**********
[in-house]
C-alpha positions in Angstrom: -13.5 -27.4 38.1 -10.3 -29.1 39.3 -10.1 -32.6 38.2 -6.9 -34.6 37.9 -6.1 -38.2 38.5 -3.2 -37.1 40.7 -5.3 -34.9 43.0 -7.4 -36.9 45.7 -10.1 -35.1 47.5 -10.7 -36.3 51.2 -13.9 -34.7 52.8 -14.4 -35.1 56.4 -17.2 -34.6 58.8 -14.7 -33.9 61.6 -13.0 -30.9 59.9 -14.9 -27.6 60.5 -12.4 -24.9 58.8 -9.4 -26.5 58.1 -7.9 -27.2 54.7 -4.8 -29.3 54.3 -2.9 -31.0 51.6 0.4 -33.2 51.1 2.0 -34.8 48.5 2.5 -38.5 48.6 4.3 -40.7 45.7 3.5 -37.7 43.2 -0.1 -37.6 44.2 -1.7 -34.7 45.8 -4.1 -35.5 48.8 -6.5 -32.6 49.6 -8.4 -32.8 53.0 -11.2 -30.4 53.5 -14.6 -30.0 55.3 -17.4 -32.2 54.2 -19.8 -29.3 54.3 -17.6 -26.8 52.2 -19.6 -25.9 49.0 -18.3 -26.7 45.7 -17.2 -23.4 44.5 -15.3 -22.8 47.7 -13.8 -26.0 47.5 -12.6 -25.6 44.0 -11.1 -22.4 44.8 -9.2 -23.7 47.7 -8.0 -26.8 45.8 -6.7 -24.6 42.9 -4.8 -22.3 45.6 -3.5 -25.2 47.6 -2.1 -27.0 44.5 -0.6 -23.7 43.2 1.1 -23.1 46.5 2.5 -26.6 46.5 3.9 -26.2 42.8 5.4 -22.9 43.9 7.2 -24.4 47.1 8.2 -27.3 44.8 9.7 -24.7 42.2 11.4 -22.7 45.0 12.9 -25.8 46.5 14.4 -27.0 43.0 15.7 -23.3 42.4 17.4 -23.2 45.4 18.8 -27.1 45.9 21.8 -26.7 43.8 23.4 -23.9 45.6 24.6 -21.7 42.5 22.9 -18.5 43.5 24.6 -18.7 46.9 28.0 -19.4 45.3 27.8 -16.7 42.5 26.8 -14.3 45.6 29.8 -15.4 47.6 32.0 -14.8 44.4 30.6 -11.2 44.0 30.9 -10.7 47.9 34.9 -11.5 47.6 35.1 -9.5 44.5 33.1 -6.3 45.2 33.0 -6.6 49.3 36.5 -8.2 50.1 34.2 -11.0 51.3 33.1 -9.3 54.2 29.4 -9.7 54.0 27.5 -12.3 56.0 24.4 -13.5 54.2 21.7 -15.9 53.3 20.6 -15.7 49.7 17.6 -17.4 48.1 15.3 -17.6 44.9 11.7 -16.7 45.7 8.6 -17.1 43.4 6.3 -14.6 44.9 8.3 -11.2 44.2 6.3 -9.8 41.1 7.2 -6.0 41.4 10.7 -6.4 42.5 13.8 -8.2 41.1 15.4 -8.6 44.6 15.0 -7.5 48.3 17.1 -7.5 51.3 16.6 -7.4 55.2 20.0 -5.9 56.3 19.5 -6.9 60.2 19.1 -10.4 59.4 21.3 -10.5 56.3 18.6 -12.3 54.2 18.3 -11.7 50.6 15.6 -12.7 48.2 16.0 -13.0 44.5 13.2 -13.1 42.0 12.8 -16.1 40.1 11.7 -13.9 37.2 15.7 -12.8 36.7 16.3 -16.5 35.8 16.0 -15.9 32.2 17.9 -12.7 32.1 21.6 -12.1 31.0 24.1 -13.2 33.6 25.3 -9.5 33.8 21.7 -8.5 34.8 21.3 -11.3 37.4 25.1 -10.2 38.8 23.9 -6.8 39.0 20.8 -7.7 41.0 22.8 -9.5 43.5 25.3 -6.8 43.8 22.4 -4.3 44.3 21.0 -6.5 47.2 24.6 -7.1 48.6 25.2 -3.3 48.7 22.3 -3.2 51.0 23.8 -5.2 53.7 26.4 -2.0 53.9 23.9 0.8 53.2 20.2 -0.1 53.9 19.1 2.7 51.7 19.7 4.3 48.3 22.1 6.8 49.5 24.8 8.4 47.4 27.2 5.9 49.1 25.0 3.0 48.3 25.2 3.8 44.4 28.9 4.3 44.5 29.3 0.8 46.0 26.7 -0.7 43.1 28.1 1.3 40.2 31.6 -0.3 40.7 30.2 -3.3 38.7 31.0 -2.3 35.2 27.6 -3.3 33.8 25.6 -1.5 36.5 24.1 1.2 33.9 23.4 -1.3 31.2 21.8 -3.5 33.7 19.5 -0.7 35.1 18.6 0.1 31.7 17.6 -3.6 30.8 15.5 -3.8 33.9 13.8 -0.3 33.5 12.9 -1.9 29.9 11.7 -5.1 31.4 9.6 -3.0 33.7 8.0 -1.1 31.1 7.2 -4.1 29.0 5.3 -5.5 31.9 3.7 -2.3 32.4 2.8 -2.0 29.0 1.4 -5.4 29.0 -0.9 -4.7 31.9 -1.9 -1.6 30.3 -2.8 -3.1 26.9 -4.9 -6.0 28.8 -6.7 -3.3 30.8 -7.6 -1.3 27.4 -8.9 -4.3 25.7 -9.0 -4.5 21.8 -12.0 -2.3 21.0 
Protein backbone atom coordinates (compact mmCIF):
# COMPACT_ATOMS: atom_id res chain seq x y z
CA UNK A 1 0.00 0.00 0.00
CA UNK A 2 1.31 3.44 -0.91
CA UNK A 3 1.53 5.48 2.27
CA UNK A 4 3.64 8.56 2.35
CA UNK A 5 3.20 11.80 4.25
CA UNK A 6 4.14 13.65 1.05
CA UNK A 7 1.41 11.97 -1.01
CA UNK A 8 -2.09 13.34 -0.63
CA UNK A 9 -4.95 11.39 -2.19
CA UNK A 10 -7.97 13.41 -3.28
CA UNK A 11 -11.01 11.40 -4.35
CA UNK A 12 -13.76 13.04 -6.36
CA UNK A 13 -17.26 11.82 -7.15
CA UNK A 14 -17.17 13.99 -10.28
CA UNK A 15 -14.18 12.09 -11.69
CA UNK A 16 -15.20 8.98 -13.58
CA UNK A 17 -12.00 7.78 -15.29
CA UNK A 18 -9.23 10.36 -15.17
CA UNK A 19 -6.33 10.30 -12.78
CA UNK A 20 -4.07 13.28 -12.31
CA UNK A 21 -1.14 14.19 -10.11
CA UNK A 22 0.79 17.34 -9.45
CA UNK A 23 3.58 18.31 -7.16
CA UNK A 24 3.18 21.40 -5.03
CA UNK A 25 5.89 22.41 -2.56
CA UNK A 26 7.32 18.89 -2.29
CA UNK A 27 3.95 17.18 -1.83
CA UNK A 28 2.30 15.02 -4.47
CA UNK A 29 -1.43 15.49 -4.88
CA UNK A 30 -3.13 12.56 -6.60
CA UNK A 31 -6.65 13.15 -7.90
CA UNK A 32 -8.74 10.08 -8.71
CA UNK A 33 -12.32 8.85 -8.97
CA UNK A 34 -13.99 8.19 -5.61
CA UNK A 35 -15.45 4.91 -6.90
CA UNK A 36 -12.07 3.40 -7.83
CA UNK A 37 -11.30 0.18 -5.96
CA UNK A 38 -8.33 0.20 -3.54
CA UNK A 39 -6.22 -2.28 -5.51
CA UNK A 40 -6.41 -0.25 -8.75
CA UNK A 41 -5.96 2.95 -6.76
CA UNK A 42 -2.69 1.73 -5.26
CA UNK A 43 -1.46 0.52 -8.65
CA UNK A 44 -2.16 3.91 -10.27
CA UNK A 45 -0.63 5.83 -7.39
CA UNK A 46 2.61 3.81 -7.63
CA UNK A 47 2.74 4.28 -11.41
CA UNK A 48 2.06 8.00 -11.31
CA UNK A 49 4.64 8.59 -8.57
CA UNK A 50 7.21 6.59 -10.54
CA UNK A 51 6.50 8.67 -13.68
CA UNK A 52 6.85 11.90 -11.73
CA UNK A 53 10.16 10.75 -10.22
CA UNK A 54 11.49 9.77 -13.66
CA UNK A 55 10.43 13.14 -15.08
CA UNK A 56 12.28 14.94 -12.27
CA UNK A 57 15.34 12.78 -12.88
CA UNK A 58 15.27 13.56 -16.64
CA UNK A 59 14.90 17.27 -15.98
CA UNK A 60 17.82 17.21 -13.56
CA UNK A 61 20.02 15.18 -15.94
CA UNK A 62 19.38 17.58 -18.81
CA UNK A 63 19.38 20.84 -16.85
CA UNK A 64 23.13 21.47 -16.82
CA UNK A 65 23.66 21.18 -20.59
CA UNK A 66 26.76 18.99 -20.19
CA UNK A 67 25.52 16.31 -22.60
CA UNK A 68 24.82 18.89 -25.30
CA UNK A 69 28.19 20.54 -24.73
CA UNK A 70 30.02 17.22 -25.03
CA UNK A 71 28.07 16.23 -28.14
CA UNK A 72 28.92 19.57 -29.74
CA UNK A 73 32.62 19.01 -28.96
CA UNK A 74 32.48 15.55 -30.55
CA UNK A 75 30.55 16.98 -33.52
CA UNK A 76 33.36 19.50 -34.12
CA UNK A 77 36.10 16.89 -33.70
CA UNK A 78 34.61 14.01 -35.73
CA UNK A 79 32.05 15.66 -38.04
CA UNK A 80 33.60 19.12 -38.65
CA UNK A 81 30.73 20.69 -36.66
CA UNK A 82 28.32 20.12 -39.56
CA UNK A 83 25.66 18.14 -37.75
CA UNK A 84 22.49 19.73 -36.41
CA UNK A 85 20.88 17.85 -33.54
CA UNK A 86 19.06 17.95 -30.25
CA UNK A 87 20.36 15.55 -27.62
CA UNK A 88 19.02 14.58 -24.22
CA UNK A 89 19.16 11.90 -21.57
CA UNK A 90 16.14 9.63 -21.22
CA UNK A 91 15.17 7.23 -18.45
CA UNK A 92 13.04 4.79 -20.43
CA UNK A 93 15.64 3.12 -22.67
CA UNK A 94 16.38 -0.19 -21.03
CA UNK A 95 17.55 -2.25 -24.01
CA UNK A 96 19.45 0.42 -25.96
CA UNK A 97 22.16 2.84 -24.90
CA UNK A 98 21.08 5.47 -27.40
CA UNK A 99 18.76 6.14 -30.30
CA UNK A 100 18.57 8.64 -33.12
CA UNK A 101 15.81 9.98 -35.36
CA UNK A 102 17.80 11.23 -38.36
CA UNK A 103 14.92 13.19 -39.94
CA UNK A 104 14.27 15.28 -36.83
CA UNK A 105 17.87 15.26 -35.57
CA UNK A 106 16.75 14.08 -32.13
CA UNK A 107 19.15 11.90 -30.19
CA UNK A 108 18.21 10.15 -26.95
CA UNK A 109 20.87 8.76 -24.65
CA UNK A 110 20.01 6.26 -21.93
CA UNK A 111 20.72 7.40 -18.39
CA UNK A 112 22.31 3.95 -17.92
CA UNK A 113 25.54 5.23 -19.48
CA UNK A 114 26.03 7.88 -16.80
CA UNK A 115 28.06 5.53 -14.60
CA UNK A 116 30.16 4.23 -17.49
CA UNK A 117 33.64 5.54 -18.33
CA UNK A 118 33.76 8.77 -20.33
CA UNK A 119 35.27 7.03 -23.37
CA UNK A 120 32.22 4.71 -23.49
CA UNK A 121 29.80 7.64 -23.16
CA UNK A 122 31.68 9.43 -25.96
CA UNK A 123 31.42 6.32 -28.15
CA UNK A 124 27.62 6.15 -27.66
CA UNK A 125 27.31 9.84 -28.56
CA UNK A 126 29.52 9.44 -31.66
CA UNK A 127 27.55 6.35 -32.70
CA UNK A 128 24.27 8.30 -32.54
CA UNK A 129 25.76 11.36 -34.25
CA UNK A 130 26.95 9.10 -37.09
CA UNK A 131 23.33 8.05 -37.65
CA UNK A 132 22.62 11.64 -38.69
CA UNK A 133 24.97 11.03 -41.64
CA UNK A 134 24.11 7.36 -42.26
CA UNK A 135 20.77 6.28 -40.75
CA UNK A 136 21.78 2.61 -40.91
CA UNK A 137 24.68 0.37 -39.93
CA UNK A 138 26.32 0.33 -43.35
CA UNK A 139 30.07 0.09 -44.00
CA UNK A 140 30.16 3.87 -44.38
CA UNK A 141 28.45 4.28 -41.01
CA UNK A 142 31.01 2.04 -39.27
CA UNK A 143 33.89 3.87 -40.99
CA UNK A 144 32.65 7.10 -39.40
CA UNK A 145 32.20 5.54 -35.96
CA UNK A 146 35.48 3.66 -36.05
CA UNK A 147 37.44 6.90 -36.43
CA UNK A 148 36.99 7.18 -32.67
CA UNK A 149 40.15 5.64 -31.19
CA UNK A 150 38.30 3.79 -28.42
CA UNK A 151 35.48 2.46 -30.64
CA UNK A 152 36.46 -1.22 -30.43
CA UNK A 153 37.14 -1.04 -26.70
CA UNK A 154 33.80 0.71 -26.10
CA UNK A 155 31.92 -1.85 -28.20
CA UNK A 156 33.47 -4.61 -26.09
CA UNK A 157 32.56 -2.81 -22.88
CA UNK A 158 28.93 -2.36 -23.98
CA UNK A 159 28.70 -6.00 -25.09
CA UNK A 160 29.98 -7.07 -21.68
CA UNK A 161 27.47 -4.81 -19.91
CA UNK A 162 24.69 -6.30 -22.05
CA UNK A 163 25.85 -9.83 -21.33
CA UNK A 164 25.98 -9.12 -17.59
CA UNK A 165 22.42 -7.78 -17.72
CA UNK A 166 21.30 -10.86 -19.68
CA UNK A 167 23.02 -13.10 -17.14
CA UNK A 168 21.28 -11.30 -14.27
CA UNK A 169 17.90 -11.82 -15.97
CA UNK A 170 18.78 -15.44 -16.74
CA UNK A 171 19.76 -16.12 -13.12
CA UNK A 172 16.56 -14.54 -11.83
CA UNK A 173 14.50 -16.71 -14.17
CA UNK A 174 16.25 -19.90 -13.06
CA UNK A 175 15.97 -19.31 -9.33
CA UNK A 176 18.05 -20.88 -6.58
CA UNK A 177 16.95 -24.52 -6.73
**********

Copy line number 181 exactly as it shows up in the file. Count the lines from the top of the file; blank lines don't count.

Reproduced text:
CA UNK A 177 16.95 -24.52 -6.73